The Supreme Court Committee on Judicial Ethics Opinions (CJEO) invites public comment on a draft formal opinion about disqualification and disclosure obligations of a trial court judge who coaches a youth sports team that includes a child of an attorney appearing before the judge.
In a draft advisory opinion posted on the committee’s website, the committee concludes a trial court judge who volunteers as a coach for a youth sports team is not required to disqualify when an attorney with a child on the judge’s team appears before the court, unless other facts exist or arise to cause a person reasonably aware of the facts to doubt the judge’s ability to be impartial. If disqualification is not required, the judge must disclose on the record information reasonably relevant to the judge’s decision not to disqualify.
In CJEO Draft Formal Opinion 2022-019, the committee provides an approach for a trial judge who coaches youth sports to use in determining whether disqualification or disclosure is necessary in a particular case. When an attorney whose child plays on a team coached by the judge appears before the court, the judge must first determine whether mandatory or discretionary disqualification is required. If the judge concludes disqualification is not required, the judge must disclose on the record information that is reasonably relevant to the determination not to disqualify. The disclosure may be tailored to avoid potential security concerns, and the judge may consult with court administrators to address any unique circumstances regarding safety.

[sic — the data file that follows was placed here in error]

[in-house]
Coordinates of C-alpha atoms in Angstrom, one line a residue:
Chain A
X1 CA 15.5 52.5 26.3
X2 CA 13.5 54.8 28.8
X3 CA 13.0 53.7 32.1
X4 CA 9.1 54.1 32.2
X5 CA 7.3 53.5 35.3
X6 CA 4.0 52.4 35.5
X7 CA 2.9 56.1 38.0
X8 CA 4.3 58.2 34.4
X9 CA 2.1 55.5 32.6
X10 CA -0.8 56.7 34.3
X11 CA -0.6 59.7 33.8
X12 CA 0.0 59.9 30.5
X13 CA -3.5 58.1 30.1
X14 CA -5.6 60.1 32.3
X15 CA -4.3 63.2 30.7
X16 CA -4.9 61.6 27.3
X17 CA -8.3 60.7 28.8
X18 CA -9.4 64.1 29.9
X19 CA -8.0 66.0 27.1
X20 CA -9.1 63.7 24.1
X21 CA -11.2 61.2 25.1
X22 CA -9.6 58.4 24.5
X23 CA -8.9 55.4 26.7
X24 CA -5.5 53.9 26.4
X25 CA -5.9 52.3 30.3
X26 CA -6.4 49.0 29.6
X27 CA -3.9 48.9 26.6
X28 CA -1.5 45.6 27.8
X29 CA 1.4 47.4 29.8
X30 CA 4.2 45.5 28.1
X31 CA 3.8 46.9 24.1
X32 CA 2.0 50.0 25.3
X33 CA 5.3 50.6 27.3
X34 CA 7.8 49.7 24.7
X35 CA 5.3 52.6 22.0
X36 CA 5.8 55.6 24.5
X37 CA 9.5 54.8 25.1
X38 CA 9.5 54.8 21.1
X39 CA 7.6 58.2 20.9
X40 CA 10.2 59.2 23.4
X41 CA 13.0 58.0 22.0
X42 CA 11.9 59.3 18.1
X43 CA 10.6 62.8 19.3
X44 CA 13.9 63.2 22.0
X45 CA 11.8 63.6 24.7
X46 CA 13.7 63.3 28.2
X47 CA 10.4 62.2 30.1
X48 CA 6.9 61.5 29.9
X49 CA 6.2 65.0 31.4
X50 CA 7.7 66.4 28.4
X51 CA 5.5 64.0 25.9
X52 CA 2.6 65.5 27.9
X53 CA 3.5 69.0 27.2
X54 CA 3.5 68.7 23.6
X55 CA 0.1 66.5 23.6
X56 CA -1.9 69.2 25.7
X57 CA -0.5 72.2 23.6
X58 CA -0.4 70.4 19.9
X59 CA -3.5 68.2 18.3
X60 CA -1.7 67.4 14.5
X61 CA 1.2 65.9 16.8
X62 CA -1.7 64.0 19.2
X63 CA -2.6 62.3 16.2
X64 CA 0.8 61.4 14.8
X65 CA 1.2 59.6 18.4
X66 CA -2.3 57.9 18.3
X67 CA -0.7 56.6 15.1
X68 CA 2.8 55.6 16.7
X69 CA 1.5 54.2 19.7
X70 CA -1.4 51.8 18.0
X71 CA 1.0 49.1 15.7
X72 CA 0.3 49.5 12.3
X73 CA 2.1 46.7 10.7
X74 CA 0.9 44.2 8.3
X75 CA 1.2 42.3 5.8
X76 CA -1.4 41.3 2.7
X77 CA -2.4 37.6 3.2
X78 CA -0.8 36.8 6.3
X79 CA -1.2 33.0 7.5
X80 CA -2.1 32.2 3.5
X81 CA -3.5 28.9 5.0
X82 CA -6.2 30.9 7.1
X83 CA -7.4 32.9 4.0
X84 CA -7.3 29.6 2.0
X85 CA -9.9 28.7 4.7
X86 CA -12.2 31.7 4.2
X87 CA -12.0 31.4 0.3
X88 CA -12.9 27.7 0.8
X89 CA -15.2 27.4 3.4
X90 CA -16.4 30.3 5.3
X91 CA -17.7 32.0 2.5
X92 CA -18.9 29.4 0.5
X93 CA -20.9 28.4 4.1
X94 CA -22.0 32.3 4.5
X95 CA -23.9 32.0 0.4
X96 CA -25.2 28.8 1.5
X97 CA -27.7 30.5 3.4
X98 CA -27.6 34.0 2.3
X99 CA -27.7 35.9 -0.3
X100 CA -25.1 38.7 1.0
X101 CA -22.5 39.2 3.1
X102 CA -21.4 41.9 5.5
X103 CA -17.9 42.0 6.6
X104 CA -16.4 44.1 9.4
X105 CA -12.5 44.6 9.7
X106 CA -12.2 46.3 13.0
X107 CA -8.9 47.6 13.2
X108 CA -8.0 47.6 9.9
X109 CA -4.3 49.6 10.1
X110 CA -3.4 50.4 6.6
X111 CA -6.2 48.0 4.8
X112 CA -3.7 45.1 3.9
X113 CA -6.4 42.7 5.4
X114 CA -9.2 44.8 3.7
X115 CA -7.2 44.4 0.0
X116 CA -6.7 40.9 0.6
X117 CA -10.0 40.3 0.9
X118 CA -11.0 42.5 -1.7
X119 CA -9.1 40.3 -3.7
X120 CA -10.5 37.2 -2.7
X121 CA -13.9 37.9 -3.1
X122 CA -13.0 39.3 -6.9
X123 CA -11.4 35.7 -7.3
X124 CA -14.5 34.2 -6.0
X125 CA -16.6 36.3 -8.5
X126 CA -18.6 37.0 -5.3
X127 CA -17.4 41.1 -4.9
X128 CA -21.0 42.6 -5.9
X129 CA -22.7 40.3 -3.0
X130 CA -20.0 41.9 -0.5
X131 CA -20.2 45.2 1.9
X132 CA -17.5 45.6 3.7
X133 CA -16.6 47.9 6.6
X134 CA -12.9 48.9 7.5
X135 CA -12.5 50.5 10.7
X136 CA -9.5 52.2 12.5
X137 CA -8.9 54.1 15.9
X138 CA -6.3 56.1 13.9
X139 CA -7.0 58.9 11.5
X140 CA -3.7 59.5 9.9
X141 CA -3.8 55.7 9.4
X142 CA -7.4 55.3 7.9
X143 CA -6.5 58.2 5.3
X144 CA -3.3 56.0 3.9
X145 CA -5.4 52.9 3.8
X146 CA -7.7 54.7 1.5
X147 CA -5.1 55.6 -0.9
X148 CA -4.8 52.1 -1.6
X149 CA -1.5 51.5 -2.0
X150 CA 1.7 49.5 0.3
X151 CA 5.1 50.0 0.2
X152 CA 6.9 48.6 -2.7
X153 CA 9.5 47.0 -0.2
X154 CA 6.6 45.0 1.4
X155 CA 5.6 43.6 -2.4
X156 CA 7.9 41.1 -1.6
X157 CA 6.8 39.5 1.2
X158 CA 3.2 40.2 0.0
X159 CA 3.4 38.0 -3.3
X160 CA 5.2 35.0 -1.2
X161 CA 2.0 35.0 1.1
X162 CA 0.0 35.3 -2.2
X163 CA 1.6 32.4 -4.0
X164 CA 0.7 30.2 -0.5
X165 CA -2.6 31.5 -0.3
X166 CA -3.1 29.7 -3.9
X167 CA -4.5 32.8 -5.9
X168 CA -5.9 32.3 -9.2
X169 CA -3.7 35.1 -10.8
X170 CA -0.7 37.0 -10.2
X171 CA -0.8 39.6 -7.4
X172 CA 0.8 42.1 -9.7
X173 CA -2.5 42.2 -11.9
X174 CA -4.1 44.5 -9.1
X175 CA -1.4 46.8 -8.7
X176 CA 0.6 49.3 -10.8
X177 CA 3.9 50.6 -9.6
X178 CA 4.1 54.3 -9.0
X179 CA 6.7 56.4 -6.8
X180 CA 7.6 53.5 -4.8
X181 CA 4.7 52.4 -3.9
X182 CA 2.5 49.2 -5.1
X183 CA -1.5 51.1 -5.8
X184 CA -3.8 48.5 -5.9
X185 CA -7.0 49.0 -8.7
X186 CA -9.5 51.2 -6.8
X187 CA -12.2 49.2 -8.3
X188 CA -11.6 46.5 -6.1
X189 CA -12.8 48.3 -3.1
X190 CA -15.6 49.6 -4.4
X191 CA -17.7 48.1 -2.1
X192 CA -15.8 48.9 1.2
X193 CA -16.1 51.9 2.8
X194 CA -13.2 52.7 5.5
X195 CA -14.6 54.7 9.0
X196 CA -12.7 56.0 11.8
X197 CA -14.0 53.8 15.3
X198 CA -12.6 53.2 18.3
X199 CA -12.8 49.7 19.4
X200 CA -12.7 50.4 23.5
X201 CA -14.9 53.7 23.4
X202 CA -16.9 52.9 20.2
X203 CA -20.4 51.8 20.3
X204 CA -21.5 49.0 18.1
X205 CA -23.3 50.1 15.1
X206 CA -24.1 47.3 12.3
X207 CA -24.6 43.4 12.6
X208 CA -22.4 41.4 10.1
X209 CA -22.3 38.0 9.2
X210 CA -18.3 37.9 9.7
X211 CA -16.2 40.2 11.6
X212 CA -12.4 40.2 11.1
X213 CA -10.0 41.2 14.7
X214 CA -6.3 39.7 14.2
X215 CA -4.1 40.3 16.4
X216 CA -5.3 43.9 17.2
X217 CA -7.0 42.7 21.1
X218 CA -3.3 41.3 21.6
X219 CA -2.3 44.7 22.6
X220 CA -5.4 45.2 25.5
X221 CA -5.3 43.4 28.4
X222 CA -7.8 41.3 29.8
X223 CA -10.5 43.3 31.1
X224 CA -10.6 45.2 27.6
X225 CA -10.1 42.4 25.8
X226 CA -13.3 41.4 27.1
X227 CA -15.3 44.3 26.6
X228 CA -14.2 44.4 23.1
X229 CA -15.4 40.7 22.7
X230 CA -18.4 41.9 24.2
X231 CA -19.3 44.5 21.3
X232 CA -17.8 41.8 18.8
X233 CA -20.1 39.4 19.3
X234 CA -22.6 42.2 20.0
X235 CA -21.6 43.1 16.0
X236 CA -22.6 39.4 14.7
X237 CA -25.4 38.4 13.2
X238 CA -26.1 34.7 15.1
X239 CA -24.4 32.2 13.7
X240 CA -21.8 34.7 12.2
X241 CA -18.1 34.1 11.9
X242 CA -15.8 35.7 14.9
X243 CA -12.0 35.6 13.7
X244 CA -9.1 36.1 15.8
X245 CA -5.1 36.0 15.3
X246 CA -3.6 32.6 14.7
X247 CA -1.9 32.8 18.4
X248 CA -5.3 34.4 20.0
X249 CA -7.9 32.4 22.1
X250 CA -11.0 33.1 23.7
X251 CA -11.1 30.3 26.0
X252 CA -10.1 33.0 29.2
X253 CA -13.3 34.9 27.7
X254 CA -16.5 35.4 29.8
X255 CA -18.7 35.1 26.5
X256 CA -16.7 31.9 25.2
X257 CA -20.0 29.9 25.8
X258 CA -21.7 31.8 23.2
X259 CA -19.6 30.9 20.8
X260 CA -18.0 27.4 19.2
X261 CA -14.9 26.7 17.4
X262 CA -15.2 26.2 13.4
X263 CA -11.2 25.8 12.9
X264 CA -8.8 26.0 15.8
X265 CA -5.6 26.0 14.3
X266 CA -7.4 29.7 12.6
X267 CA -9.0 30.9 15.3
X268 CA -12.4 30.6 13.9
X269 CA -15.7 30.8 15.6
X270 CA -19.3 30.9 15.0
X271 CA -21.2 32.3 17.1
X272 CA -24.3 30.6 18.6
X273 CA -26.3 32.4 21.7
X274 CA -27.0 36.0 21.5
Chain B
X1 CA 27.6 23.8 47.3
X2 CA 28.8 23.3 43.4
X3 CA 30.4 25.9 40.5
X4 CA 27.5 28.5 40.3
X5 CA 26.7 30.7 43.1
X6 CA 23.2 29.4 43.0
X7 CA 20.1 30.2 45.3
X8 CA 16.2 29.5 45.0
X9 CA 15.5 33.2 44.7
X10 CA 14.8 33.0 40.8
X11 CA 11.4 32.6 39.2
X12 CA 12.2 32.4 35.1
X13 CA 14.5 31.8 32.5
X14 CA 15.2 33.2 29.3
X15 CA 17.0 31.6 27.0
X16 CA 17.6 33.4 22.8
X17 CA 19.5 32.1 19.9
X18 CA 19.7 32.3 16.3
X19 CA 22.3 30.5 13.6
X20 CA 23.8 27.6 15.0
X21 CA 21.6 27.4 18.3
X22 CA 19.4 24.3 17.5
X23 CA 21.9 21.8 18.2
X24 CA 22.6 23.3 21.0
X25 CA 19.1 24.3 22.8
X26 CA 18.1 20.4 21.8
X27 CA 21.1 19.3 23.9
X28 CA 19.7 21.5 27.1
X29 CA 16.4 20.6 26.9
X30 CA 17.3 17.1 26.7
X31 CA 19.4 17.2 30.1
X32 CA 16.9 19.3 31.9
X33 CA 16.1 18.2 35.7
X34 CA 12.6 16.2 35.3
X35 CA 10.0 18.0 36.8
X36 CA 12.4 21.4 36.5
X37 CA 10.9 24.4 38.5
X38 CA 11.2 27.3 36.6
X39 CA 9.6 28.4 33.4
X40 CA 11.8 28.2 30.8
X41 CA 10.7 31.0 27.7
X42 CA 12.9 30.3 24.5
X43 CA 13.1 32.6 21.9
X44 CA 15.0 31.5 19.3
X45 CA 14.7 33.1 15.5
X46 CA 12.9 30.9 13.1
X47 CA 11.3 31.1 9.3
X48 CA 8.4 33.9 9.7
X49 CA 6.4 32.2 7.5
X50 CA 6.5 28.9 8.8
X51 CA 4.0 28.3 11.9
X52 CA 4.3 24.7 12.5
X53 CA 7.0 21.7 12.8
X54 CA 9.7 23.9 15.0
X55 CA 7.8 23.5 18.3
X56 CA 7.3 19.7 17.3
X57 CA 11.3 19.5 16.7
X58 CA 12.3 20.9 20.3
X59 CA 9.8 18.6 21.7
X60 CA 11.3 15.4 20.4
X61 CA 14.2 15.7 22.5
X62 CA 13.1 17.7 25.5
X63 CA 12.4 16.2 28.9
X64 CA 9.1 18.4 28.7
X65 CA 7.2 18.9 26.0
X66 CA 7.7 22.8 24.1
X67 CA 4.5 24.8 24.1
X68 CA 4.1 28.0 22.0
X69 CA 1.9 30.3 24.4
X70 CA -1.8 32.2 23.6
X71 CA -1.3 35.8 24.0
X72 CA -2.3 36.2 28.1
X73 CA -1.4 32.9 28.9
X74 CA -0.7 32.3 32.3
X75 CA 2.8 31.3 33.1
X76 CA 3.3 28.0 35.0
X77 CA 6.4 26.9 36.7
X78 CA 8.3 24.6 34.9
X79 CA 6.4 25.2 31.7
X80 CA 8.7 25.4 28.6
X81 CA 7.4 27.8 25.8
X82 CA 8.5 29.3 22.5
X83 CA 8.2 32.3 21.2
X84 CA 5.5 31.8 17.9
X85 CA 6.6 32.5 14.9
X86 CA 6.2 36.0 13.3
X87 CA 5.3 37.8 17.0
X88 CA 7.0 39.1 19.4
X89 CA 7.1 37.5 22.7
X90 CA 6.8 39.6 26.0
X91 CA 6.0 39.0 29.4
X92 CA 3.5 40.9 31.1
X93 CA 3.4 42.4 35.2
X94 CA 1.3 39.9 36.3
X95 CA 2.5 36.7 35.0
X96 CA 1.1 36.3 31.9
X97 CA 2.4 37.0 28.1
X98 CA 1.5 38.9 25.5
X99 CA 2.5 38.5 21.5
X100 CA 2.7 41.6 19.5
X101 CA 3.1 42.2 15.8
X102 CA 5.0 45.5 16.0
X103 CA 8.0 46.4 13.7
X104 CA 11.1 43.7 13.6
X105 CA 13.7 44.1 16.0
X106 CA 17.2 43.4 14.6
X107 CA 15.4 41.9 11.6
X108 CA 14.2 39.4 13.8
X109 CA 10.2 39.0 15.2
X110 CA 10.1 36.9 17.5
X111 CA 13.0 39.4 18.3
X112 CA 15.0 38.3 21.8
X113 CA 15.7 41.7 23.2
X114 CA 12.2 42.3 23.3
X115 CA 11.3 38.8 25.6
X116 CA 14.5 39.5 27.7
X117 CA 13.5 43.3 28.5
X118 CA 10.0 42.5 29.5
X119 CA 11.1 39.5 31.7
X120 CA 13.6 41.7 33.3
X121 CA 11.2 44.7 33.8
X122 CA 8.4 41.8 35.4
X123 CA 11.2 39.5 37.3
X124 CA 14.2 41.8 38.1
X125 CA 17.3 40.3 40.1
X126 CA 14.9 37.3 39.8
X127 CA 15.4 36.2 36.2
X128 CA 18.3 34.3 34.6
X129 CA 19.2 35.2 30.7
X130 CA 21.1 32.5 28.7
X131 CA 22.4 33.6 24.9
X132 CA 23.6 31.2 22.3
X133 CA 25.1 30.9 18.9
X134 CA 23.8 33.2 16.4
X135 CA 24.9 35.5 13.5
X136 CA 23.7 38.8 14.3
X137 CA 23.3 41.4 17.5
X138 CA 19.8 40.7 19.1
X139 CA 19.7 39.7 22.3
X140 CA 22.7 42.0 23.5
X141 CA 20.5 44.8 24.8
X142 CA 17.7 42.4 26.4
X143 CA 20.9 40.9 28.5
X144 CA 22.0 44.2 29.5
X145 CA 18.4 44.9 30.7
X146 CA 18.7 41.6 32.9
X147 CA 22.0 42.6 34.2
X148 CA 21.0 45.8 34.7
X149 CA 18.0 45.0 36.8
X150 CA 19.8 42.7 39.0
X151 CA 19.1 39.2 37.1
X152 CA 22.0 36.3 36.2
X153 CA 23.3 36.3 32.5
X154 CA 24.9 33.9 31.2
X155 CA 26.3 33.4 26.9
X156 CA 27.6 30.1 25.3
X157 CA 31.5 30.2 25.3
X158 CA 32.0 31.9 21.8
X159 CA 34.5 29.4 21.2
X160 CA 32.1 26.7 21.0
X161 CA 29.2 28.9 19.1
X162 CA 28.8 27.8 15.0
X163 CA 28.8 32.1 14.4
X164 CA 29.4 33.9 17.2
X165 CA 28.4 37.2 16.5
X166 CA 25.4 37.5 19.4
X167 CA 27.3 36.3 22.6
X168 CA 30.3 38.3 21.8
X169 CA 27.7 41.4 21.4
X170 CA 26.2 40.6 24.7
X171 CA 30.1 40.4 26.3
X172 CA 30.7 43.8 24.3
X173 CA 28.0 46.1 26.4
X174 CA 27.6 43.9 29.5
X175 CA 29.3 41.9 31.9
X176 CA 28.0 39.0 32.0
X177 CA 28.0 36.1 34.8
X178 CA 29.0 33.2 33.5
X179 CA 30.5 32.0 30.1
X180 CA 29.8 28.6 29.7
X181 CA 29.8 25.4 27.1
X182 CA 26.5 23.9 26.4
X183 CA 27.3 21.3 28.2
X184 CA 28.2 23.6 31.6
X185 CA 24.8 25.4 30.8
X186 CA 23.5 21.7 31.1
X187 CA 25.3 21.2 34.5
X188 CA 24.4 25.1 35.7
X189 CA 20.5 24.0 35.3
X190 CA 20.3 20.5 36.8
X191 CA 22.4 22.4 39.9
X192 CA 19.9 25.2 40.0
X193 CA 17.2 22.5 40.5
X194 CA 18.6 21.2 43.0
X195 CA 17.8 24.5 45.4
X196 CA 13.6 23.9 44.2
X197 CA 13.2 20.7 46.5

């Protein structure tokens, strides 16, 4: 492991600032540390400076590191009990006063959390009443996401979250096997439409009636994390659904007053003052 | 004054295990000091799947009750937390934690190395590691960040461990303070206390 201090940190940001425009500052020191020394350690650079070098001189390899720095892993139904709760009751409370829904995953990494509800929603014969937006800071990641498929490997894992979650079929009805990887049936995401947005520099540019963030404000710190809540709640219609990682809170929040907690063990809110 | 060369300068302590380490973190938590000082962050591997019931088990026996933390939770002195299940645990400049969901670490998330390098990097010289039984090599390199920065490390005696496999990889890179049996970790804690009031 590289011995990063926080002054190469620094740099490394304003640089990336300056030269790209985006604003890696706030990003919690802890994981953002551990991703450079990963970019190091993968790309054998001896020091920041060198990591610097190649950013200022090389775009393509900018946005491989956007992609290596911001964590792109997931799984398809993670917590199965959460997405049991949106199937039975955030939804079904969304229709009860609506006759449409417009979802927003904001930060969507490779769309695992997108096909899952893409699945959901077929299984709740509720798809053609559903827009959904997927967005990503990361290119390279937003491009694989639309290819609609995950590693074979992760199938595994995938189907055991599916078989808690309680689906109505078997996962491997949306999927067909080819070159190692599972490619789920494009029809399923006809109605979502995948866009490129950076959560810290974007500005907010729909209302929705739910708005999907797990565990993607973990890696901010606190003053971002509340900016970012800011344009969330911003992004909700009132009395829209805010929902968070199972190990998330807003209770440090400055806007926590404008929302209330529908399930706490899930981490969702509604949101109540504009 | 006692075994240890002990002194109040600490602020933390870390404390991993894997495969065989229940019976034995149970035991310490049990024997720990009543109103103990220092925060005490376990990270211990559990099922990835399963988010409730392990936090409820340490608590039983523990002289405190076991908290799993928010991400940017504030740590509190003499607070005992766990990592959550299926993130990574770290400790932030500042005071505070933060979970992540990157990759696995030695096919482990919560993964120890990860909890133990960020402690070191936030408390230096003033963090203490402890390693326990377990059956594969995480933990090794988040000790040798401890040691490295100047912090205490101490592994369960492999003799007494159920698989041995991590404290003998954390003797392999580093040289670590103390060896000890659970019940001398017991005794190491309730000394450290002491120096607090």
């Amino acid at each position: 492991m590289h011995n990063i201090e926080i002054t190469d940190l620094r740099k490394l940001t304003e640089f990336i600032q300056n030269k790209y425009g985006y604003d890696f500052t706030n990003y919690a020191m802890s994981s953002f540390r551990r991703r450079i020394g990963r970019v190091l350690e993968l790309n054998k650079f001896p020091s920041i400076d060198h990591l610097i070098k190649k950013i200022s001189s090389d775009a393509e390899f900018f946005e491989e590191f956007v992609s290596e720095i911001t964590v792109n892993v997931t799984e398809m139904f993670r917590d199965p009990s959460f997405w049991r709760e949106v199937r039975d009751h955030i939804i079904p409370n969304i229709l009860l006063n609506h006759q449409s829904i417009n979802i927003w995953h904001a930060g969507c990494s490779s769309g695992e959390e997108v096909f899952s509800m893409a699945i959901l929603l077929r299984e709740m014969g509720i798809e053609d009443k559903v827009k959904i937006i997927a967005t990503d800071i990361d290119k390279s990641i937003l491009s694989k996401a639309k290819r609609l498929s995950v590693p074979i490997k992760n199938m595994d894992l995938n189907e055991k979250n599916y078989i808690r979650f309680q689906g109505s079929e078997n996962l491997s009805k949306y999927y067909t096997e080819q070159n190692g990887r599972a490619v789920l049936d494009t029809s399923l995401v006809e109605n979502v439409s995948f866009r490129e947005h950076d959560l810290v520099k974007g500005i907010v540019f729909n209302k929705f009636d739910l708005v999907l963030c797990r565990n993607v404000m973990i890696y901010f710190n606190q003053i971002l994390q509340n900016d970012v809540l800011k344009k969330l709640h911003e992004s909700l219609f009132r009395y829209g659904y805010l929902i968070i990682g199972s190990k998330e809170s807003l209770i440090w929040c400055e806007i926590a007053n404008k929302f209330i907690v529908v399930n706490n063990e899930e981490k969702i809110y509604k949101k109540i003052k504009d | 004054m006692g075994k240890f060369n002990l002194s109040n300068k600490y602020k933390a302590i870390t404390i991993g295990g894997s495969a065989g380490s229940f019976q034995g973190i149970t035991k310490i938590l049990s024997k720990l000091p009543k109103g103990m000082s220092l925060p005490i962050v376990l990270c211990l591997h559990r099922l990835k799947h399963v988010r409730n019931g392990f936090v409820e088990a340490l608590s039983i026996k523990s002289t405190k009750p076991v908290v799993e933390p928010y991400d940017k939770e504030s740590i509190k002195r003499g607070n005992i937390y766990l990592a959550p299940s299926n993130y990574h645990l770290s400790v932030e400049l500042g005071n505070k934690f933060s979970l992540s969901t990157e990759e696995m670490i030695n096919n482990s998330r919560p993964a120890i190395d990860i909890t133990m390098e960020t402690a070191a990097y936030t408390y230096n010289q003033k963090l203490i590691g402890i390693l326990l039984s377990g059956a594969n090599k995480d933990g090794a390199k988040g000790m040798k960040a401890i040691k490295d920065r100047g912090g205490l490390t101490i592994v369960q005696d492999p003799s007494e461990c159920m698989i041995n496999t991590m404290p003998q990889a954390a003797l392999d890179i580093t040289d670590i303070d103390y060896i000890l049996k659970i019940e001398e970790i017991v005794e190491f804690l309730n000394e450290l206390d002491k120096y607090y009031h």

“By posting this draft opinion for comment, CJEO provides an opportunity for the bench and the public to weigh in on the ethical obligations of a trial judge who volunteers as a youth sports coach when an attorney with a child on the judge’s team appears before the court,” said committee member Judge George Abdallah.
The committee’s Invitation to Comment is posted on CJEO’s recently updated website. Comments are due by August 1 and may be submitted by CJEO's online comment form, by email to Judicial.Ethics@jud.ca.gov, or by mail to:
The Supreme Court of California Committee on Judicial Ethics Opinions
350 McAllister Street
San Francisco, California 94102
All comments submitted to CJEO may be posted on CJEO’s website for public review unless clearly marked as confidential.
About the Committee on Judicial Ethics Opinions (CJEO)
The Committee on Judicial Ethics Opinions is a 12-member advisory committee that includes appellate justices, trial court judges, a retired judge, and a commissioner. The committee is appointed and authorized by the California Supreme Court, but its work is independent of the court, the Judicial Council, and all other entities. Its opinions are advisory and do not necessarily reflect the views of the California Supreme Court or any other entity.
The committee issues formal, informal, and expedited advisory opinions on proper judicial conduct pursuant to the California Code of Judicial Ethics and other authorities. CJEO recently updated its website where it posts its advisory opinions, offers resources dedicated to specific judicial assignments and issues, and provides extensive judicial ethics tools and resource materials for the benefit of the bench and the public.